What to Know When You’re Searching for an Editor

Finishing my book Promised Land has taught me a lot about the editing process, and apparently, I didn’t know much about it beforehand.

I’m excited to share these tips with you today! The editing process is so crucial for your story (and your future as a writer), but there are many dimensions to this process that you should know ahead of time.

  1. You need to find an editor who reads or writes in your genre (a lot).
    An editor must have a thorough knowledge of your genre before you can trust them with your story. Promised Land is YA fantasy, and I was very fortunate that both of my editors either wrote fantasy or were very familiar with YA.
  2. Know when to accept and reject.
    Especially if you’re self-publishing. My rule of thumb for an editor’s critique is this: Accept almost all the suggestions UNLESS they compromise your voice/style or a central theme of the story. Let’s face it, editors are probably going to know more than we do about certain editorial skills, and they’re also going to be able to look at our work objectively – something we can’t do. It’s usually prudent to accept their critiques and implement them. However, your voice is something that is unique to YOU and to your story. Be wary of changes that might compromise that.
  3. Editors are readers, too.
    So, inevitably, they will occasionally tell you something that is purely an opinion. Don’t be afraid to heed it, but don’t be afraid to reject it, either.
  4. It helps to have more than one editor.
    I had two for Promised Land. The first editor did most of the work (general critique, line edit, and copy edit) while the second did more of a beta reading. However, her work was so thorough, it may as well have been a second critique, and was by far the best one I got. It may seem daunting to have multiple editors, but remember, editors are readers, and it is crucial to get more than one person’s opinion.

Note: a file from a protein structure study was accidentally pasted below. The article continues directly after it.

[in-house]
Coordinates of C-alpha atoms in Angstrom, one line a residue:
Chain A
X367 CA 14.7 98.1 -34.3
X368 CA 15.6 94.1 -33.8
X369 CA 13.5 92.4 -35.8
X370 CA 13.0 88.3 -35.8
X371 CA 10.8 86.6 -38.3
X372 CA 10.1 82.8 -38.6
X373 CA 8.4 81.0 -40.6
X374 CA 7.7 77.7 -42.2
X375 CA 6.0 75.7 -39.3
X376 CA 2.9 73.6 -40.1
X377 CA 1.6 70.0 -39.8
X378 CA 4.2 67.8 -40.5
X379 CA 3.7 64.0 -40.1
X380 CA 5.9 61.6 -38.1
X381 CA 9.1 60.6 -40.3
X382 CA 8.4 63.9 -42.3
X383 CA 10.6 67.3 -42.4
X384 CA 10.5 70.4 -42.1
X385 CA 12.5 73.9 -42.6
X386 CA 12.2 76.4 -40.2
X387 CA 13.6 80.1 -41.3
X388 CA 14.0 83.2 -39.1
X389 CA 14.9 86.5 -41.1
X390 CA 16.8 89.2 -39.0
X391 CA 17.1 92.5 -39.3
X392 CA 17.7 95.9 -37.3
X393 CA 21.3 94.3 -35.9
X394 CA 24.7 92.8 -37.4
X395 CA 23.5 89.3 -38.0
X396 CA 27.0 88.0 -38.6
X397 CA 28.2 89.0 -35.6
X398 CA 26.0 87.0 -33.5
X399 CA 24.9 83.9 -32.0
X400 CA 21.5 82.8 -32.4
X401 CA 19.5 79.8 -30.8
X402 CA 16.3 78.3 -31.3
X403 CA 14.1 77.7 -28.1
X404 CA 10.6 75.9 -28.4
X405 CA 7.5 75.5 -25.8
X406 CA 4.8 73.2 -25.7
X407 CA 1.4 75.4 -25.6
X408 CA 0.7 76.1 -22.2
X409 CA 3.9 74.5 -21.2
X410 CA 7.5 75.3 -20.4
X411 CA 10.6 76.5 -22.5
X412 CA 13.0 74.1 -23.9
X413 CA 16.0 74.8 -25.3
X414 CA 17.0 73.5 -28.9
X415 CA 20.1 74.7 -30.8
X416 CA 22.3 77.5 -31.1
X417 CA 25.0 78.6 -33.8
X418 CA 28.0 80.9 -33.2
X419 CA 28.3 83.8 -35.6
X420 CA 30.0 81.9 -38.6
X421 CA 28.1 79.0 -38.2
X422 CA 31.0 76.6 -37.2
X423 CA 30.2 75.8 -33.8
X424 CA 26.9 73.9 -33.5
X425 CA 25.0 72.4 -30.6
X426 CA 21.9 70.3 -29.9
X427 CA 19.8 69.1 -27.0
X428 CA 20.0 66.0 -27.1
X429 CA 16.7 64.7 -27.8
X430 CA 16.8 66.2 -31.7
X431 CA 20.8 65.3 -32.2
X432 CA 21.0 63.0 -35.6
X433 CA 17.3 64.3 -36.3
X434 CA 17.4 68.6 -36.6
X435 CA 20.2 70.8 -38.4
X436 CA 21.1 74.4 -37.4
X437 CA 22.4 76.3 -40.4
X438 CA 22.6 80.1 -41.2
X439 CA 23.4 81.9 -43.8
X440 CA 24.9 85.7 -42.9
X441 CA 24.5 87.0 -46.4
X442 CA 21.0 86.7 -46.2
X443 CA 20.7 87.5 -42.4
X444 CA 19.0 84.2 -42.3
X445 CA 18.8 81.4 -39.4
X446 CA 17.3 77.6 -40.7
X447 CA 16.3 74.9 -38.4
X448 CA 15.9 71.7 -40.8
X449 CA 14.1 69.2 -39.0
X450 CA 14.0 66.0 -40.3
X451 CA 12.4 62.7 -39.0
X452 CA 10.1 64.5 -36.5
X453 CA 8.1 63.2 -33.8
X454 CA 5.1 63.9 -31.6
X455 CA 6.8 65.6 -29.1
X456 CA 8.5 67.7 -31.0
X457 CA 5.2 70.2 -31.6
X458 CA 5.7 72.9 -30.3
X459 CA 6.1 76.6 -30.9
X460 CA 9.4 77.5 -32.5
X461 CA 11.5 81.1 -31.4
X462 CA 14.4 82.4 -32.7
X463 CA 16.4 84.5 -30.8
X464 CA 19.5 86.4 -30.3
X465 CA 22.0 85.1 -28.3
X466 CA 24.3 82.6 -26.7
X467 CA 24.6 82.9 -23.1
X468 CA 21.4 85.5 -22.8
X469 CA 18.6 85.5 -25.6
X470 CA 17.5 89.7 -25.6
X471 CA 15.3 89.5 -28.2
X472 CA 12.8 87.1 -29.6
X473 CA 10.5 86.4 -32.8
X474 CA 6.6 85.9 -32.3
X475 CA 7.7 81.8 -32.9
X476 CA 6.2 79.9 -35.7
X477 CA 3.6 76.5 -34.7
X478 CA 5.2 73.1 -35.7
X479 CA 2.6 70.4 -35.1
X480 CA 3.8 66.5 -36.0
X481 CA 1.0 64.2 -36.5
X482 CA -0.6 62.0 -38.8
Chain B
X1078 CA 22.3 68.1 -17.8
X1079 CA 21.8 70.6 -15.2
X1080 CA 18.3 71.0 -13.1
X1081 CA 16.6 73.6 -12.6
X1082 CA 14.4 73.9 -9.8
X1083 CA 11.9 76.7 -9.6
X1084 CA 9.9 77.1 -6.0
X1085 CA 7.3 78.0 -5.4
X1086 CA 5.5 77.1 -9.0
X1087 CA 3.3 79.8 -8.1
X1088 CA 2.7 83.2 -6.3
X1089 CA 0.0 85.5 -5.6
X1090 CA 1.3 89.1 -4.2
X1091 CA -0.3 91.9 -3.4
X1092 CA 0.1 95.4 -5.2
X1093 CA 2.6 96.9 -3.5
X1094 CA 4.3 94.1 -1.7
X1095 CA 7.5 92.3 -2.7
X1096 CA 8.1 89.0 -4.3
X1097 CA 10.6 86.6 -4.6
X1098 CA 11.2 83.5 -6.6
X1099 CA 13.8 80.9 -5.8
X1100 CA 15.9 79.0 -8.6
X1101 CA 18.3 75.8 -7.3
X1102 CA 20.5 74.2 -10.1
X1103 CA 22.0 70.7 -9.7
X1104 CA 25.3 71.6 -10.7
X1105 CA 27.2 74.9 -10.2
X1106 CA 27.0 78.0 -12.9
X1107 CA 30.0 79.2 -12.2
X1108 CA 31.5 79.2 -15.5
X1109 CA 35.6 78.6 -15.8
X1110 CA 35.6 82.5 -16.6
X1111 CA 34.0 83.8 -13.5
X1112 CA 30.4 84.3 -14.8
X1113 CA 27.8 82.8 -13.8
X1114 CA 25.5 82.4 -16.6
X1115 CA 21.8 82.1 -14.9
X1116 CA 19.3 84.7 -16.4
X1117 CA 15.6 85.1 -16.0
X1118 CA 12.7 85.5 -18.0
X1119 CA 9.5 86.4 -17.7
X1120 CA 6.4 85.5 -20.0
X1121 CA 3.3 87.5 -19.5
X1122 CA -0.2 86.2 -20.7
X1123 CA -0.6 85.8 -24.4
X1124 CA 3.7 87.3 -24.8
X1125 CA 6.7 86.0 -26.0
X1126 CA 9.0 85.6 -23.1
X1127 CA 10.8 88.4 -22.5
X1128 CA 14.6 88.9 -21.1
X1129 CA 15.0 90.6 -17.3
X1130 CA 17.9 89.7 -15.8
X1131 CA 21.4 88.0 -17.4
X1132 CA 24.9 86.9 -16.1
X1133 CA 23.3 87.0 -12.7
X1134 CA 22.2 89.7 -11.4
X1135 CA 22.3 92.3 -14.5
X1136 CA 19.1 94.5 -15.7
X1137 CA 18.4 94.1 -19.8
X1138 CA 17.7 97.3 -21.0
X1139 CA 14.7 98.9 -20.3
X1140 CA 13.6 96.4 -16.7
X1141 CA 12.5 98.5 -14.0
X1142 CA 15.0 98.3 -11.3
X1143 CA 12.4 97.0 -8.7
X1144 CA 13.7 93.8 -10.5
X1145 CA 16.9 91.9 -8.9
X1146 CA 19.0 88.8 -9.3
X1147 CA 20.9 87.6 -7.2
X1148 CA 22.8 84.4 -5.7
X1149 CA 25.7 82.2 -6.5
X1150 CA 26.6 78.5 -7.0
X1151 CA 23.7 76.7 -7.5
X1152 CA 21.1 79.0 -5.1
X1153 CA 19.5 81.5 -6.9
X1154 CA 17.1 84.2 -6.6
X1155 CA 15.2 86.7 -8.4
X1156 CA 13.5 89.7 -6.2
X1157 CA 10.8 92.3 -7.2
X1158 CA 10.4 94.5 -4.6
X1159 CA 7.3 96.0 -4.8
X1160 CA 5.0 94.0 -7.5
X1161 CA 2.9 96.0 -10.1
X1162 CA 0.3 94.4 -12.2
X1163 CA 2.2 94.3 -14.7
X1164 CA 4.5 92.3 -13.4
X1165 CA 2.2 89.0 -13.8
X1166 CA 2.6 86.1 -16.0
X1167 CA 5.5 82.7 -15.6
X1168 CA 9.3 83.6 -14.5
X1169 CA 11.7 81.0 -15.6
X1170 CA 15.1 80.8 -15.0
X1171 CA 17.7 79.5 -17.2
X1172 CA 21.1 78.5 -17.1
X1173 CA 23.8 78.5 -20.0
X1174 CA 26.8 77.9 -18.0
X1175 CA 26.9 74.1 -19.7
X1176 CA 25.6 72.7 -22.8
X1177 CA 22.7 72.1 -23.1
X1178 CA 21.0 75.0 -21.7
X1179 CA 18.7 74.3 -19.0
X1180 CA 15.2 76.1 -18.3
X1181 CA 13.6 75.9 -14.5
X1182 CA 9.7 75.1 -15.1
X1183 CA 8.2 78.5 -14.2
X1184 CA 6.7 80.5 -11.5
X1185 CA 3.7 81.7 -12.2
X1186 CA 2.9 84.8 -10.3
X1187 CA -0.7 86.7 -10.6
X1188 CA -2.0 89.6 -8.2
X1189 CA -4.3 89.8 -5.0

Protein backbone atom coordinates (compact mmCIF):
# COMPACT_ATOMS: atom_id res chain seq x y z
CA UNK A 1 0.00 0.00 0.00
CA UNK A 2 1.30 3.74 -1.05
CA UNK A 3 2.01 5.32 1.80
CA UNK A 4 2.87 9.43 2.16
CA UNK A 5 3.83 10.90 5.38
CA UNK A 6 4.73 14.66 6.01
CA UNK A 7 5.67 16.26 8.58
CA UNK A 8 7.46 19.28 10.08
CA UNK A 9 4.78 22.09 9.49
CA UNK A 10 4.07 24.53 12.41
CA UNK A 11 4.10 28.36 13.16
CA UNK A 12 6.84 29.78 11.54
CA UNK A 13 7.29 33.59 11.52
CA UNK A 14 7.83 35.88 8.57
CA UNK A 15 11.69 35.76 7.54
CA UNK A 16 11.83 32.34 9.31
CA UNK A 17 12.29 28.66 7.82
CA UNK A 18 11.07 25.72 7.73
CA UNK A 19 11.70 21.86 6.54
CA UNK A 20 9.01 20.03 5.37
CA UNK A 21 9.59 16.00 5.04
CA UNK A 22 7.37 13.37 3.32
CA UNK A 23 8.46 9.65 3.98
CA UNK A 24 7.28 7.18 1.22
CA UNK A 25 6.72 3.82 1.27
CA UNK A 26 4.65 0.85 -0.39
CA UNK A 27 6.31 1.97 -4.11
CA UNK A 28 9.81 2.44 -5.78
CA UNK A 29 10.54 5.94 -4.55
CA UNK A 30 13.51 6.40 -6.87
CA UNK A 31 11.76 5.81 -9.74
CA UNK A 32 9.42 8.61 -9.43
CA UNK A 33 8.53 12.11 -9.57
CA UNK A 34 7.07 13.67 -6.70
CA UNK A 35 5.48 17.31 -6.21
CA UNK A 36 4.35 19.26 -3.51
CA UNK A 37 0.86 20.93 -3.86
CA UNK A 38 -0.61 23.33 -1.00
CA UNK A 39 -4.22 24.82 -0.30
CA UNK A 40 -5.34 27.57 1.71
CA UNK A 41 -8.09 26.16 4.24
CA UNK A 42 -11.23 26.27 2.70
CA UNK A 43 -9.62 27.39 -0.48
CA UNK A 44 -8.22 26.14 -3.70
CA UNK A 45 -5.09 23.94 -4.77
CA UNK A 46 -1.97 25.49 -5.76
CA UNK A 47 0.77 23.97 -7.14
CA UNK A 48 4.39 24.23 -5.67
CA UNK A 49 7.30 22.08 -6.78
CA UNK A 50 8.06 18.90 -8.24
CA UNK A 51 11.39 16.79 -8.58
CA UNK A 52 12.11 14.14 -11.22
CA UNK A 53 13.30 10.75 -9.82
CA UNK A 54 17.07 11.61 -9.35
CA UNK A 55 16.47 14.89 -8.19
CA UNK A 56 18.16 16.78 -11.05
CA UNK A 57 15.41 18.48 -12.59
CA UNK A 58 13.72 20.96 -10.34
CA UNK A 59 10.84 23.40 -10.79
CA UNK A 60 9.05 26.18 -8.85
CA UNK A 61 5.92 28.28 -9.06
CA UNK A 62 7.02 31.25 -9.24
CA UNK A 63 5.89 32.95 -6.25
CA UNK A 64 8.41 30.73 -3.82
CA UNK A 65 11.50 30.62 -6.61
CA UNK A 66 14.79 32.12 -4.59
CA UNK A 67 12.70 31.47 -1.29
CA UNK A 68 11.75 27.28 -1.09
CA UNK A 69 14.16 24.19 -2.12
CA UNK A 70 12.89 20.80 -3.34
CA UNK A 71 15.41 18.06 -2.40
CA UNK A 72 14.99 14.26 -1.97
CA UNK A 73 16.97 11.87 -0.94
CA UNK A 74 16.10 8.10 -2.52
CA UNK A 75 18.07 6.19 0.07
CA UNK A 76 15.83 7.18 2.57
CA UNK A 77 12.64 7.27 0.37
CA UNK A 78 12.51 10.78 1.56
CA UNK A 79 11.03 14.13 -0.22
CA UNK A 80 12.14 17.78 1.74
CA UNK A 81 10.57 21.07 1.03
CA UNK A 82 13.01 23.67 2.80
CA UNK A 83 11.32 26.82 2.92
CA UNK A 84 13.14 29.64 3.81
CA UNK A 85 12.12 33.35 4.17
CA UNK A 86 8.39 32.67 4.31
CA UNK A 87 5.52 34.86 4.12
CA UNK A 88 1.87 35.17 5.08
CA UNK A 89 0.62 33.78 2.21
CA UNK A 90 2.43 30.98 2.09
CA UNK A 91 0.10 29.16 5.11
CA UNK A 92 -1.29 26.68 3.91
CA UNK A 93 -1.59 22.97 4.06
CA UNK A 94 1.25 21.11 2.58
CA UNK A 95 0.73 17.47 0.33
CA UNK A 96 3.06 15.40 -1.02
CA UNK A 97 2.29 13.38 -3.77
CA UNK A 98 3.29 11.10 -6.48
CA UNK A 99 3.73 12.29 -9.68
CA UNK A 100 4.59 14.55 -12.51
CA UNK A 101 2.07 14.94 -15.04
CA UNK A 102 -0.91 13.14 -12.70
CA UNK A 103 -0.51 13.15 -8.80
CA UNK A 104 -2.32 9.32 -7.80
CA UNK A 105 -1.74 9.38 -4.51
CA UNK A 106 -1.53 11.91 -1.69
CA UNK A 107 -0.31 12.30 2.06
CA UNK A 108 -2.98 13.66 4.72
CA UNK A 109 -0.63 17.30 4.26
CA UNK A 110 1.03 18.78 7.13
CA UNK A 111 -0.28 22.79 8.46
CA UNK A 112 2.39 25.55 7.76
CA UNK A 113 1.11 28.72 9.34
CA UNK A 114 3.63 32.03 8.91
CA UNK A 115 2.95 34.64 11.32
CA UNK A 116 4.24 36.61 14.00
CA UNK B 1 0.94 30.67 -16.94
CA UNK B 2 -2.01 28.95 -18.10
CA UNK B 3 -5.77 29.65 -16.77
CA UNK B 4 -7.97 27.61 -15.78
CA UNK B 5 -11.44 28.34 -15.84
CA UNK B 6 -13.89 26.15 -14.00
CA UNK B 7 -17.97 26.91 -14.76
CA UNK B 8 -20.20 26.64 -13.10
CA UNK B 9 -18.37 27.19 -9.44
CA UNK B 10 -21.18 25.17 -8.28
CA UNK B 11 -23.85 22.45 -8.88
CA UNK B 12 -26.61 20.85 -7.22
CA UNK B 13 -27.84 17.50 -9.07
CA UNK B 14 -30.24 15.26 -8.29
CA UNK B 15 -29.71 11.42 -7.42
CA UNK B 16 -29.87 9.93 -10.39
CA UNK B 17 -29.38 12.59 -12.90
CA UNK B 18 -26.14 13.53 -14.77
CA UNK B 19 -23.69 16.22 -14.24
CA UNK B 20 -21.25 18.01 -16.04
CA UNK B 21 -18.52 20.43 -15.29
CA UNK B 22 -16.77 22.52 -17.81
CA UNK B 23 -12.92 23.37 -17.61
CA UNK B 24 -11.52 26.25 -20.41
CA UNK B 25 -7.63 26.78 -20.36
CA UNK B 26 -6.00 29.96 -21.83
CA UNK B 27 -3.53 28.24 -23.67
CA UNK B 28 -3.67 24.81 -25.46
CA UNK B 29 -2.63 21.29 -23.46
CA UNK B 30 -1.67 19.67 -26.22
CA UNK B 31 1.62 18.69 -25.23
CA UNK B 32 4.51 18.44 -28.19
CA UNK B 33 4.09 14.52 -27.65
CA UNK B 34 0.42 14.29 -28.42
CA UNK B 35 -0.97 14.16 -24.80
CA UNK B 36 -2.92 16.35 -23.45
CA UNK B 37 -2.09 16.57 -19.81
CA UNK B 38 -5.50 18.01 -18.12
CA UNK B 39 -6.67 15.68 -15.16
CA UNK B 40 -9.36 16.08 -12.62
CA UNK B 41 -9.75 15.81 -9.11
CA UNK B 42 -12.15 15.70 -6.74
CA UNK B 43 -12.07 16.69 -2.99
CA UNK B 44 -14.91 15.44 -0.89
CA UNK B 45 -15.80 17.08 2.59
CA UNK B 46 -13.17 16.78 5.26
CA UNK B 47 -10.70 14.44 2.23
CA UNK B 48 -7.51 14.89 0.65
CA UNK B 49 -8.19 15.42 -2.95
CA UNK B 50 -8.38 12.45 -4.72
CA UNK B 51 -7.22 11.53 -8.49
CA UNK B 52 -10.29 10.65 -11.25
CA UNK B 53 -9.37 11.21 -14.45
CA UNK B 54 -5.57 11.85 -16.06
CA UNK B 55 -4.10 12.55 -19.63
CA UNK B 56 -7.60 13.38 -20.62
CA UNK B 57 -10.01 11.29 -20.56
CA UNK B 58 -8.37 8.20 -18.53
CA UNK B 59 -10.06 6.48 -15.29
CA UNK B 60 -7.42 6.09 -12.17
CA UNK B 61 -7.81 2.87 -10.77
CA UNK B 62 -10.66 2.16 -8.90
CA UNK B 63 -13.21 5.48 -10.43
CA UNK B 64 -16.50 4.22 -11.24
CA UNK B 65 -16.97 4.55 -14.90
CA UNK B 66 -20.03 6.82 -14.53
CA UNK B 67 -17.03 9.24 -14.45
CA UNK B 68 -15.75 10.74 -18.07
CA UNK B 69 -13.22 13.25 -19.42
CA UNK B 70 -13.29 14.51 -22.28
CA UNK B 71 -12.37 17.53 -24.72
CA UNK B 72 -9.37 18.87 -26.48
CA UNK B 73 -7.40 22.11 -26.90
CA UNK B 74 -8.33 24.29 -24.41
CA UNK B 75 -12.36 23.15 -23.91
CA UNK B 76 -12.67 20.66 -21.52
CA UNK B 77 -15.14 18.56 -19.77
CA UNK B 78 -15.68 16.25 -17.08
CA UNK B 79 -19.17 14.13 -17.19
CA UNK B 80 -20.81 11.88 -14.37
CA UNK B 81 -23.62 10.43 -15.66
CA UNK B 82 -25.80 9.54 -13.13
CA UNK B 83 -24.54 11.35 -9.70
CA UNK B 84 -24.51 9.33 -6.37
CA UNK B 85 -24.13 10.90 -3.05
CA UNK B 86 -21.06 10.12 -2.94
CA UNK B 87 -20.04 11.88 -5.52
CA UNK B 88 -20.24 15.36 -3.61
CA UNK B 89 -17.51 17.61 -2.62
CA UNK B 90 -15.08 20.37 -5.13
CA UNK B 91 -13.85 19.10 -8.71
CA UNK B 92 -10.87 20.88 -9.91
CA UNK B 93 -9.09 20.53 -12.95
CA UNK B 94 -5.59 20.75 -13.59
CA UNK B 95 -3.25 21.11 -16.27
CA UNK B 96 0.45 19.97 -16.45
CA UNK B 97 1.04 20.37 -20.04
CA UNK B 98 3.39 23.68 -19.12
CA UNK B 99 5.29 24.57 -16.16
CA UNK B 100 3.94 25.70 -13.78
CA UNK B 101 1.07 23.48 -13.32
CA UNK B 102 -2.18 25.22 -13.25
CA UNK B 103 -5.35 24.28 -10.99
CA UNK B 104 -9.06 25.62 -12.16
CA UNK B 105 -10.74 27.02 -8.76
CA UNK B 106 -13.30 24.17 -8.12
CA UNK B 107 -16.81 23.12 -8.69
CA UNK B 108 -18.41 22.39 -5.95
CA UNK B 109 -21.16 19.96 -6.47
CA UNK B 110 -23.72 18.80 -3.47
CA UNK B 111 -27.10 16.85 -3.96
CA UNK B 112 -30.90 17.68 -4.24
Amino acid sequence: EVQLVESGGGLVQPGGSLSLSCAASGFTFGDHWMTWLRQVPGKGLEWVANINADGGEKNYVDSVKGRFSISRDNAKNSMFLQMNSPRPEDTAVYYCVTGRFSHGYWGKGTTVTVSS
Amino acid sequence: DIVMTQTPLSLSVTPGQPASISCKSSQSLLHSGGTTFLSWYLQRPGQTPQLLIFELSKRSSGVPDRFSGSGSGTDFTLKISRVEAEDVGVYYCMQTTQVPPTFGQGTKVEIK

I get it. Your book is your baby. Your accomplishment. Your treasure. And you’re afraid to hand it off to someone else. But you can’t get your book to its full potential without outside help. And think of it this way – you’ll probably never meet your editor in person. 😉


Even after your editor is done and you’ve implemented the changes, you need to find at least a few beta readers. It is just that essential to get feedback from multiple people. Plus, if beta readers don’t catch typos, readers will.

I think I’ve covered enough for this post, although I could probably do another one. Let me know your thoughts on this and any experience you’ve had with editors!


Published by Hannah Gaudette

Hannah Gaudette is a home-school graduate living in the hills of New England. When she’s not writing or playing with the dogs, it’s a safe bet you can find her with some other animal, like goats. She is the founder of a sustainable agriculture movement called STEWARDSHIP in central Maine. She's a life-enthusiast and advocate for food allergy awareness, youth ministry, and service dogs.

4 thoughts on “What to Know When You’re Searching for an Editor

      1. Christian adventure/contemporary. Sometimes fantasy and a few other genres on occasion. I’m guessing you like a lot of fantasy according to your “About” page.

        Liked by 1 person

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